Review: The Devil's Ground (CD)
The Devil's Ground
I always thought that Billy Mitchell was somehow unfairly constrained by who he was and, rather perversely, by who he wasn't. It's not that he suffered, he's hugely respected, it's just that it's taken this album to seal his place among the very best and gain him the respect he richly deserves.
As a member of Jack the Lad, Maxie and Mitch and, most notably, Lindisfarne he was the 'larger than life' dynamo at the front, which wrongly suggested he lacked a little gravitas.
When he joined Lindisfarne after the death of Alan Hull, they were mighty boots to fill and, although it could be argued that it was his energy and passion that kept the band alive and galvanized them into recording two great albums, he was never the icon that Ray Laidlaw and Rod Clements were.
Strangely, much of that may be down to the sheer 'normality' of the man. It's a normality that serves him so well here, the songs demand to be sung in the clear tones of the working man and you can imagine Billy Mitchell looking up from his pint and captivating a crowd of fellow drinkers with any of the songs from The Devil's Ground. The songs are upright, rugged and honest and Billy Mitchell does them proud. That could be because he could, quite easily, have joined four generations of his own family and gone down the West Wylam pit which serves as the backdrop for this homage.
Whatever has gone on before, The Devil's Ground has been a lifetime in the maturing and is Billy Mitchell's legacy. He can now rank himself alongside the chroniclers and curators of the region's heritage and history and, in the care of men like Billy Mitchell, that heritage and history is in the safest of hands.
It is only when you look through the writing credits that you realize just how much of the material is original and contemporary. Any one of these songs could have come straight from the beginning of the 20th century, written by a man who was there and expereinced it all. It is testament to Mitchell's skills as a composer and lyricist that the timeline between then and now is seamless.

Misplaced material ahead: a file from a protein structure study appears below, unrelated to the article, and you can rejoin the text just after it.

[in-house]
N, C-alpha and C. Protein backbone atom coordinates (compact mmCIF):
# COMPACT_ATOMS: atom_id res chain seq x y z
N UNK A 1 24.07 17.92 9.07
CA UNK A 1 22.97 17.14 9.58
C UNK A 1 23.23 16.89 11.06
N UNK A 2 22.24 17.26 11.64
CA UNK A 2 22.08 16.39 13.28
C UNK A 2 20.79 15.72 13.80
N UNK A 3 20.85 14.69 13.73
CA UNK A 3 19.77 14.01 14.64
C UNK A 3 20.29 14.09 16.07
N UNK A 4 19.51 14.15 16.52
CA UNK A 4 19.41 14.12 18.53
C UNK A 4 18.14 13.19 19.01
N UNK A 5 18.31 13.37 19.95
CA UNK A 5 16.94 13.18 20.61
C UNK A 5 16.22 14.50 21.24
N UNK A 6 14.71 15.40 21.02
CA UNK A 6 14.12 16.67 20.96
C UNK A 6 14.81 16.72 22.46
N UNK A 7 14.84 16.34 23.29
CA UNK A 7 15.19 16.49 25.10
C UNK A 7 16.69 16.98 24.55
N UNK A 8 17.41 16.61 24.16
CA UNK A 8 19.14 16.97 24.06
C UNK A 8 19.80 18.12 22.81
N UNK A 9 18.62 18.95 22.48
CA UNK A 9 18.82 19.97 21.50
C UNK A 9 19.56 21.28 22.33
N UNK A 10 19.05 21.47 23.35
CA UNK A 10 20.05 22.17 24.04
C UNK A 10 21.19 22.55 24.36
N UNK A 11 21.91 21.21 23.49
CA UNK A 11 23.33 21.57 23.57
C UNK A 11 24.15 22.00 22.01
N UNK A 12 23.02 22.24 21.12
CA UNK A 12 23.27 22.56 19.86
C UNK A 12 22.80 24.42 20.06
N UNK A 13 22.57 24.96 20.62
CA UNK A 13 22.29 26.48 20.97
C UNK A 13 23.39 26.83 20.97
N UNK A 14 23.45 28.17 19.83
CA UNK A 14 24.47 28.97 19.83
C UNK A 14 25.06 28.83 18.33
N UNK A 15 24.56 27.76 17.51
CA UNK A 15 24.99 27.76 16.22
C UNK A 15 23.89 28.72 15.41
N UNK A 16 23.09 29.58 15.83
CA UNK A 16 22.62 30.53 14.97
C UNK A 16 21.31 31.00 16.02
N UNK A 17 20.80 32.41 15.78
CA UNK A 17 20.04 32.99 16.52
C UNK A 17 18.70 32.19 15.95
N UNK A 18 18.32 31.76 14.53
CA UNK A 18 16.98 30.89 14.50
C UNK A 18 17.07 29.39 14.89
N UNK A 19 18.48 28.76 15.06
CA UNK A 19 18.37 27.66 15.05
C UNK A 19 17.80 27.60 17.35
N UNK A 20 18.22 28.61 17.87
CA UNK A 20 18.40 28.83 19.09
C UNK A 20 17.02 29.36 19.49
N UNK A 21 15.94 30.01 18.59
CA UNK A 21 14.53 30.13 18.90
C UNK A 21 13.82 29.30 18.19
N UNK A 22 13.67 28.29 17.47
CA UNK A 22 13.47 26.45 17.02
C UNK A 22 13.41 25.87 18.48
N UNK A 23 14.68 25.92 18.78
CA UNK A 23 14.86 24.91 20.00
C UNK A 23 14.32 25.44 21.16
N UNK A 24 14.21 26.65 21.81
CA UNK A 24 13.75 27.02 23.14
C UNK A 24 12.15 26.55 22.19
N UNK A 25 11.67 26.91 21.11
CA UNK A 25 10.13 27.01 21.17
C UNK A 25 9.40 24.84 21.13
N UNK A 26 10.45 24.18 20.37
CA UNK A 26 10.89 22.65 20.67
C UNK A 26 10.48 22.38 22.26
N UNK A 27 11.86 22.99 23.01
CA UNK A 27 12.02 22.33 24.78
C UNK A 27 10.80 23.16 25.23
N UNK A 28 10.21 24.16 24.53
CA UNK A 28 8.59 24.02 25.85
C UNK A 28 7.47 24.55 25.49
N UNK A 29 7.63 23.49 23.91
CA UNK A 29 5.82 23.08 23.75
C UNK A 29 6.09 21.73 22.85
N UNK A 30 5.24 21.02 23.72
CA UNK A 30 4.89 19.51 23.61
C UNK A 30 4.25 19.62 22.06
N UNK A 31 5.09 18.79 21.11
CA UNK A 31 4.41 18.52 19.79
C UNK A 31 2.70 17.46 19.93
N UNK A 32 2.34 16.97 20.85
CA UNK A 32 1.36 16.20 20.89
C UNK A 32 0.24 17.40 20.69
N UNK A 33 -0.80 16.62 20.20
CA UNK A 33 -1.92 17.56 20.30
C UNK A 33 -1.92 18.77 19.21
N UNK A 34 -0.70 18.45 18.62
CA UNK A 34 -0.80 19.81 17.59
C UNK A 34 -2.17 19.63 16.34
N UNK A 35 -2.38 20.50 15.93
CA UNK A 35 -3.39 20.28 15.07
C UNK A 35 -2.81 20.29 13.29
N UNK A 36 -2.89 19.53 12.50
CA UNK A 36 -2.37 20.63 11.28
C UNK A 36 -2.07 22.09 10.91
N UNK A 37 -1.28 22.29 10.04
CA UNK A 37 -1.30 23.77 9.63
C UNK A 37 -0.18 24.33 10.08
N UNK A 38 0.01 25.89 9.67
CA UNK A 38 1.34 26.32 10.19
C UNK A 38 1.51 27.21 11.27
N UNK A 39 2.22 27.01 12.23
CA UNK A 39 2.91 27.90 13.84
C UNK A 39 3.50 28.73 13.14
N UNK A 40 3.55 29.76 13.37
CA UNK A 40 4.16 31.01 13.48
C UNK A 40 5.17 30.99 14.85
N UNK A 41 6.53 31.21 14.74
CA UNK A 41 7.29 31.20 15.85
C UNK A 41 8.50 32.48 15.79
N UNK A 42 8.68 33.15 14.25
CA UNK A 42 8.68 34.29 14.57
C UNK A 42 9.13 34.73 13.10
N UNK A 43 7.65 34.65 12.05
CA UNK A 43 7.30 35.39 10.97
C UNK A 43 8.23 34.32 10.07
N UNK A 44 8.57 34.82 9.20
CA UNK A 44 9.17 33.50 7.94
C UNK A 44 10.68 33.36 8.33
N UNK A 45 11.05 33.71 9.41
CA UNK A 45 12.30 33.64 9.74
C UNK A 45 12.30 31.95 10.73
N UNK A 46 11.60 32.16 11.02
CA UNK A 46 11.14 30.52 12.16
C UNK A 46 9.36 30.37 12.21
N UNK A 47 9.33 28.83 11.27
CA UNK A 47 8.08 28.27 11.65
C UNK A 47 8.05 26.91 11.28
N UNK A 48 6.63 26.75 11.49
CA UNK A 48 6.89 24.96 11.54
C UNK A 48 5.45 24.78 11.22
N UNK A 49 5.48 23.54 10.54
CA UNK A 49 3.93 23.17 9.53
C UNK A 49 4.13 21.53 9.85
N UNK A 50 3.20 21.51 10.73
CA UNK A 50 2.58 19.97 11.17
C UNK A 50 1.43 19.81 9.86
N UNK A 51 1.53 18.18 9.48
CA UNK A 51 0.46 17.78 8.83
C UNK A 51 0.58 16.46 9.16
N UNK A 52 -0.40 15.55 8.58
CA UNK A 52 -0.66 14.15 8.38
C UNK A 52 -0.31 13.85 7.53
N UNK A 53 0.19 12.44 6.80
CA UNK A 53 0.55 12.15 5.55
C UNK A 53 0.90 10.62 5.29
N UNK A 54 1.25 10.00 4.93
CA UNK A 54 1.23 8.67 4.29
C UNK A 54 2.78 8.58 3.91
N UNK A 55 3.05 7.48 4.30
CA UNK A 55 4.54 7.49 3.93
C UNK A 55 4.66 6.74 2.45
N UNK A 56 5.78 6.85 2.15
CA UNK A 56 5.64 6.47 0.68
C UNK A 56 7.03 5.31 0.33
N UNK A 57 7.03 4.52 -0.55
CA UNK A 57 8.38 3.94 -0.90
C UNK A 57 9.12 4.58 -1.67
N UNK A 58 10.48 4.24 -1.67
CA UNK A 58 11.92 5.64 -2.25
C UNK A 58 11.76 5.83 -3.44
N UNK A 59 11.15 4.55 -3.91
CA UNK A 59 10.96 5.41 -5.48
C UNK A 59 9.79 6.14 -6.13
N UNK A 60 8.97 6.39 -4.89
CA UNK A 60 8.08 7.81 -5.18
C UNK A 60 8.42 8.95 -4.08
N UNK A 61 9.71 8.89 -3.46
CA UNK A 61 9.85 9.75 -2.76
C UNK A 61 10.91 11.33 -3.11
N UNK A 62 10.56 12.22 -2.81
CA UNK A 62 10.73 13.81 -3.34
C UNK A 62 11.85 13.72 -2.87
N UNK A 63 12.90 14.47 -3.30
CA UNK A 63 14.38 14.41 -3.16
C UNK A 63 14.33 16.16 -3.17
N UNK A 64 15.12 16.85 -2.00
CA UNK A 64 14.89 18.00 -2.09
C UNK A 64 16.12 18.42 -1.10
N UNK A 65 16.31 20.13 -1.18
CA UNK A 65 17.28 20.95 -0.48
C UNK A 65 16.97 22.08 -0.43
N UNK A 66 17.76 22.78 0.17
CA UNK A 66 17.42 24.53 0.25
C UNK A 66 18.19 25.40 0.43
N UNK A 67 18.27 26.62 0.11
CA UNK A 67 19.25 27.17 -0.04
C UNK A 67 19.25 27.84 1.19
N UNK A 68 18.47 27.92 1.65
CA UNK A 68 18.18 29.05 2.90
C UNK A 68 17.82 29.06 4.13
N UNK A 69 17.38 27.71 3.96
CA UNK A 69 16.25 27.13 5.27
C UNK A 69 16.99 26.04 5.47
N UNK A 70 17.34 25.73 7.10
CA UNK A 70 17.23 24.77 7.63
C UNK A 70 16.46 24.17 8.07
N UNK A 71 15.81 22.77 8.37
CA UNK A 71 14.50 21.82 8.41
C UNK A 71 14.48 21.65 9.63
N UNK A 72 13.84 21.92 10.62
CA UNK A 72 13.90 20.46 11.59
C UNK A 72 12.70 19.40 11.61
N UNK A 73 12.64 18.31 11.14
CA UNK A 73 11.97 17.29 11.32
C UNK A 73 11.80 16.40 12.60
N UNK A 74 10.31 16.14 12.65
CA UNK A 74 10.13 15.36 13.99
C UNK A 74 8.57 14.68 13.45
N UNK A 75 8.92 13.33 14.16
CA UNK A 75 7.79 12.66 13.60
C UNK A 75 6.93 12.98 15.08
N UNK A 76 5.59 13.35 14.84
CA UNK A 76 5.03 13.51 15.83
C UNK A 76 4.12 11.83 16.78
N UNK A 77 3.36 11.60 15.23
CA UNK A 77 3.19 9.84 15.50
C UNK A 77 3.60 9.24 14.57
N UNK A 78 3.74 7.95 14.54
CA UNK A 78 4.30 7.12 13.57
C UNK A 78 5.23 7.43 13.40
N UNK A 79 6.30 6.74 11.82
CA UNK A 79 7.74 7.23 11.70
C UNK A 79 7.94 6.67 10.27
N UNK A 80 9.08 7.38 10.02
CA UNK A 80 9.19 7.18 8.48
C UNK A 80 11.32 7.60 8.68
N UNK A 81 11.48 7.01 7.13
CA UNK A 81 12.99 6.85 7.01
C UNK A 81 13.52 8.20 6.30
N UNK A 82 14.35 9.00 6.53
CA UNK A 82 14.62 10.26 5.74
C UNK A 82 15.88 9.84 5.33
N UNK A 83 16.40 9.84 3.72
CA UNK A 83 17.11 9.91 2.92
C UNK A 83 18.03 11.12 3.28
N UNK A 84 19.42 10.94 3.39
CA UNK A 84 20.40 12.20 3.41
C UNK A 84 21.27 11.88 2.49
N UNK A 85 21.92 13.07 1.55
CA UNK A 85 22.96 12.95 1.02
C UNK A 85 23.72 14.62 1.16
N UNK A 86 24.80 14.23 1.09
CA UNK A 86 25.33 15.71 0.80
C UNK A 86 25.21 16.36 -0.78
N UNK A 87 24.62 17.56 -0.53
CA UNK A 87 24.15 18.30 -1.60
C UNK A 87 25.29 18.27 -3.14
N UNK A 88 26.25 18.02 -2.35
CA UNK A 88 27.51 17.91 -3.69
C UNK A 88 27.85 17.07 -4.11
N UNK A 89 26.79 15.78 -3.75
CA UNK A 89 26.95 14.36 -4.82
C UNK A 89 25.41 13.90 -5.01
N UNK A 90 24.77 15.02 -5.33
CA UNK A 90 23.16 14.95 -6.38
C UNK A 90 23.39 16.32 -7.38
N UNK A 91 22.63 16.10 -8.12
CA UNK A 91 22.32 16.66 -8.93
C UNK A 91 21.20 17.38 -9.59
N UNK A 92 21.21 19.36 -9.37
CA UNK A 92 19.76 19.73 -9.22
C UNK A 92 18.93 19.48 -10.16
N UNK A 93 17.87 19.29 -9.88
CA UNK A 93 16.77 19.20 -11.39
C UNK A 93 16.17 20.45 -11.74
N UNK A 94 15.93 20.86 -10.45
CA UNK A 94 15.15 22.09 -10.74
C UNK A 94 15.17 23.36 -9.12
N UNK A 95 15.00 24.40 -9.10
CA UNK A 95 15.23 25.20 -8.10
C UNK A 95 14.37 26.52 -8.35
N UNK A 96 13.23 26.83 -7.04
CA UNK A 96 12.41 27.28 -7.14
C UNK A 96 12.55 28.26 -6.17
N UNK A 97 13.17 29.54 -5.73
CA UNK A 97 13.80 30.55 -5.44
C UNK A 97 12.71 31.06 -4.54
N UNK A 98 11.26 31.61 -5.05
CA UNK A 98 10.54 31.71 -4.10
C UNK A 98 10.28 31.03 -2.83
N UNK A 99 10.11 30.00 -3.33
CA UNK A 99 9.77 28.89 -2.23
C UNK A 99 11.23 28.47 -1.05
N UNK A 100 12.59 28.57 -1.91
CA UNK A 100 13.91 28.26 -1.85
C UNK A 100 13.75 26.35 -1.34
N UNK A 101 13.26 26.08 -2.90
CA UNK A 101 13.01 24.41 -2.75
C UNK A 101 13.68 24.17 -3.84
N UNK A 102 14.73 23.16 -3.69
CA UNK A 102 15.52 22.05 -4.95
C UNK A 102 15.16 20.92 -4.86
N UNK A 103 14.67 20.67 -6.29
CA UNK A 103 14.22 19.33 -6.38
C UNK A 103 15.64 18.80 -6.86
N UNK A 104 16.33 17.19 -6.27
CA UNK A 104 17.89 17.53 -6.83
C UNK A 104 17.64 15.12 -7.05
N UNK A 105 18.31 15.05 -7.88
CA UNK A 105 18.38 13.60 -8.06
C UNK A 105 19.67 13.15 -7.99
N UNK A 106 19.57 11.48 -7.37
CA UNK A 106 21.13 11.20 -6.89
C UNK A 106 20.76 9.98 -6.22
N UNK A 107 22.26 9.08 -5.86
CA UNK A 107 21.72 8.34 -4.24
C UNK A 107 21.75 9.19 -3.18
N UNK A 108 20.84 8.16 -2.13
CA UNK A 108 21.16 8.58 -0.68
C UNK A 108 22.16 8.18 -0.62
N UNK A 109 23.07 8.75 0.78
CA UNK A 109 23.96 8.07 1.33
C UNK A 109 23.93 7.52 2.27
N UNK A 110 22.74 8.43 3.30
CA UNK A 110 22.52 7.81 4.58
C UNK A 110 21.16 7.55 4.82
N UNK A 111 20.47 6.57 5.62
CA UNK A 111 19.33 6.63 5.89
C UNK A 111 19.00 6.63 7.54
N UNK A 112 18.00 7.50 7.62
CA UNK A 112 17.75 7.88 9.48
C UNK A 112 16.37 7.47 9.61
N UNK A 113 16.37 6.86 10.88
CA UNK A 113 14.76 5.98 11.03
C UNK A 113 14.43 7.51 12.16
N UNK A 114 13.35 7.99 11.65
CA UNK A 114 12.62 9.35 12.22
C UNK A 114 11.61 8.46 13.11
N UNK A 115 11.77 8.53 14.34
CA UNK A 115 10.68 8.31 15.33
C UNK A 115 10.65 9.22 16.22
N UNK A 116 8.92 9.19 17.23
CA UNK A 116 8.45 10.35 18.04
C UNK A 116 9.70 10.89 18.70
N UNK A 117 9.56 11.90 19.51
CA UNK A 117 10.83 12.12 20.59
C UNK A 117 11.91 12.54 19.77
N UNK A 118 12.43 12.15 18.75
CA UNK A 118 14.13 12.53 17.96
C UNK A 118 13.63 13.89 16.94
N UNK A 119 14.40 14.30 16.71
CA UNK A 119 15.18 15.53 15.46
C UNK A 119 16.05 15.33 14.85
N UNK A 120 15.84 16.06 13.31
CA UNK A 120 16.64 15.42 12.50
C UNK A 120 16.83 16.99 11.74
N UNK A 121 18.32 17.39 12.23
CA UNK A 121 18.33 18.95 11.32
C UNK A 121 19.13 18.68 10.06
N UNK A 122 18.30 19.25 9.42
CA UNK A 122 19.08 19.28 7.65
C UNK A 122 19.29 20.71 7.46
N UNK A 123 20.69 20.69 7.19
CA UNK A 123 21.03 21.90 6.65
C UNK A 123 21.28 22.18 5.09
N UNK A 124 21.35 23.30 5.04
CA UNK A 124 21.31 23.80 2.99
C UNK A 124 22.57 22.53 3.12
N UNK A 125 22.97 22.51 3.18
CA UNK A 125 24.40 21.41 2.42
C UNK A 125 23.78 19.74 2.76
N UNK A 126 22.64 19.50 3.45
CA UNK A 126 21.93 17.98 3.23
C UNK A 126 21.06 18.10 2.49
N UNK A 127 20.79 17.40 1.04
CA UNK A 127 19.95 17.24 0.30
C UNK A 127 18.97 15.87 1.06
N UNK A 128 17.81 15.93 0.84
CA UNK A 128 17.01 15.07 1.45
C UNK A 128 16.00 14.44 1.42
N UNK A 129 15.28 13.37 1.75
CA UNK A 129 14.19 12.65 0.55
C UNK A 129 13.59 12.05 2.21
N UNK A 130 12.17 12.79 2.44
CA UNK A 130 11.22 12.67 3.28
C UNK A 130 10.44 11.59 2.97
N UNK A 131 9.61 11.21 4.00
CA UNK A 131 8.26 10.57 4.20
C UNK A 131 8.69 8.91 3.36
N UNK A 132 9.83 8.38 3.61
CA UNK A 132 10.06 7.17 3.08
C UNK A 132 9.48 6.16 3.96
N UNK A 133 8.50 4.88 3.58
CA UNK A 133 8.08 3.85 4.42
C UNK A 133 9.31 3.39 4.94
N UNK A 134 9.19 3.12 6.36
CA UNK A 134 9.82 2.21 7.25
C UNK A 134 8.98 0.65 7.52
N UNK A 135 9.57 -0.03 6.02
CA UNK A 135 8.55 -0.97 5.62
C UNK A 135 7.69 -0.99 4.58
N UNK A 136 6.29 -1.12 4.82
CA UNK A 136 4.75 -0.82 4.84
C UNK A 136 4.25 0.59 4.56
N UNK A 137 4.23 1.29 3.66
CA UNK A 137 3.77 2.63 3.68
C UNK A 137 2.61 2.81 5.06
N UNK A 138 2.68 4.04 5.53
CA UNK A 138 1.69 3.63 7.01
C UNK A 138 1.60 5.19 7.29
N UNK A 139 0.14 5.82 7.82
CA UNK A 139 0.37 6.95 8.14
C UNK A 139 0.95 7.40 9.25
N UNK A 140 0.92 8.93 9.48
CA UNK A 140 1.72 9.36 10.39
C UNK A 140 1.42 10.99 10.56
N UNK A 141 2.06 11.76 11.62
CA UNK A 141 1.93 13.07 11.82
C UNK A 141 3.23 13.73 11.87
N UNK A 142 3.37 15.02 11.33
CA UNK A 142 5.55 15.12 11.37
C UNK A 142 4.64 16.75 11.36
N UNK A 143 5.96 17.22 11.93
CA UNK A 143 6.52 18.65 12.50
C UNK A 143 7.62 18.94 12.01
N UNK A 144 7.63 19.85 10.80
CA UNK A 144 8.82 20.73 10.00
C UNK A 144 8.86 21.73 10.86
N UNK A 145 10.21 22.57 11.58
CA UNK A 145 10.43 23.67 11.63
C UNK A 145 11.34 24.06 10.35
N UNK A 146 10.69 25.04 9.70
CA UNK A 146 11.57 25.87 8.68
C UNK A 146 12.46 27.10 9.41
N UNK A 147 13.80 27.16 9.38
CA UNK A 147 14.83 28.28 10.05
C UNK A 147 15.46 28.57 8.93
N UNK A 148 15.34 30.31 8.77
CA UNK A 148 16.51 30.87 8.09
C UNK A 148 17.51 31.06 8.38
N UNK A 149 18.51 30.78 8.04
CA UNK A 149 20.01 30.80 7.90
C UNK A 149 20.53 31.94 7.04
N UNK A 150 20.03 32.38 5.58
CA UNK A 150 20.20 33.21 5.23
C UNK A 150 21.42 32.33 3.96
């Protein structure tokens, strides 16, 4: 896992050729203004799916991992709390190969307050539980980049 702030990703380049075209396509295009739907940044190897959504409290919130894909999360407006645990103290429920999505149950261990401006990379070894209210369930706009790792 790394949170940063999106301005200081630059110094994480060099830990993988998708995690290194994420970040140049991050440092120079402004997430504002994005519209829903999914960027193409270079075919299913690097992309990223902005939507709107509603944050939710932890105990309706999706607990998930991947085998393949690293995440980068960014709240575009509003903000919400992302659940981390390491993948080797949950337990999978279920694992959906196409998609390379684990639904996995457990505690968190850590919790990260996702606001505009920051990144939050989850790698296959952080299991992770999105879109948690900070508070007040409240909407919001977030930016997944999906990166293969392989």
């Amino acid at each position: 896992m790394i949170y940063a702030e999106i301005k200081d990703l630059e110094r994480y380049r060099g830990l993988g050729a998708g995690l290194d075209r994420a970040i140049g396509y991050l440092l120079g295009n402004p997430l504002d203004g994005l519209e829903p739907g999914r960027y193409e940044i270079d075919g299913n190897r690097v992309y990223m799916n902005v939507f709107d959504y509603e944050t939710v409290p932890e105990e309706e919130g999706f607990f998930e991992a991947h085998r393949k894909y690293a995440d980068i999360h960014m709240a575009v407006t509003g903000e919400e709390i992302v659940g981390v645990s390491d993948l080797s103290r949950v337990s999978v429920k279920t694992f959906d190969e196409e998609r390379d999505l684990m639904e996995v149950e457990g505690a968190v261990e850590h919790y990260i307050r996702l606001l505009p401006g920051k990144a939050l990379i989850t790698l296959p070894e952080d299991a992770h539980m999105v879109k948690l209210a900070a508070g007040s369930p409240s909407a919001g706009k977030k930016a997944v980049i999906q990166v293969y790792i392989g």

To the untutored outsider, the folk music of the north east is probably defined by one song but that song had a strength, warmth and joy that survived its prostitution to TV. Billy Mitchell has captured and nurtured those self same qualities here.
The 10 songs of The Devil's Ground epitomize what a folk song should be and the power it wields whenit comes from the heart. The title track acts as the prologue to an 'everyday epic', essentially the story of the family Mitchell.
The Pitman And the Blackin', words by Bobby Nunn, music by Mitchell, celebrates the wonderful ordinariness that is folk music's lifeblood. Life is a series of 'every days' ruptured by great events.
1915-1972 starts with perhaps the 'greatest event' of them all, however its scope doesn't stop there because it goes on to tell the story of Mitchell's father and the sacrifices he made for his family. Heroes are not always found in the midst of battle.
The Newcastle Lad, again a combination of Nunn and Mitchell, and Mitchell's own composition Shiftin' To The Toon will, quite naturally, have a greater resonance in the land which gave them birth but The Tyne Exile's Lament and the instrumental As I Watched The Tyne Go By capture universal sentiments.
Everyone away from home is an exile from somewhere, this is their song, while As I Watched The Tyne Go By evokes the wild romanticism that we all think is the preserve of our own beloved home.
Perhaps The Devil's Ground's greatest gifts are the haunting The Collier Laddie's Wife and The Bogs Bank Disaster.
The Collier Laddie's wife smashes the rose-tinted glasses that history likes to wear. It graphically portrays the daily grind but it is also a hymn to hope. No-one chooses to be poor but the strength of the people portrayed in the song means they are never beaten or bowed by poverty.
The Bogs Bank disaster which fittingly closes the album, is a poem written by Billy Mitchell's cousin Joe Ridley with music by the man himself. Its story needs little explanation but its simple, poignant telling brings into sharp relief the nobility and unfairness of life, sentiments still relevant.
The Devil's Ground is a son of Northumbria's gift to the land with whom he shares an eternal love affair. Nowhere and no-one will have received a gift more precious.
“Billy can now rank himself alongside the chroniclers and curators of the region's heritage and history and, in the care of men like him, that heritage and history is in the safest of hands.”
— Michael Mee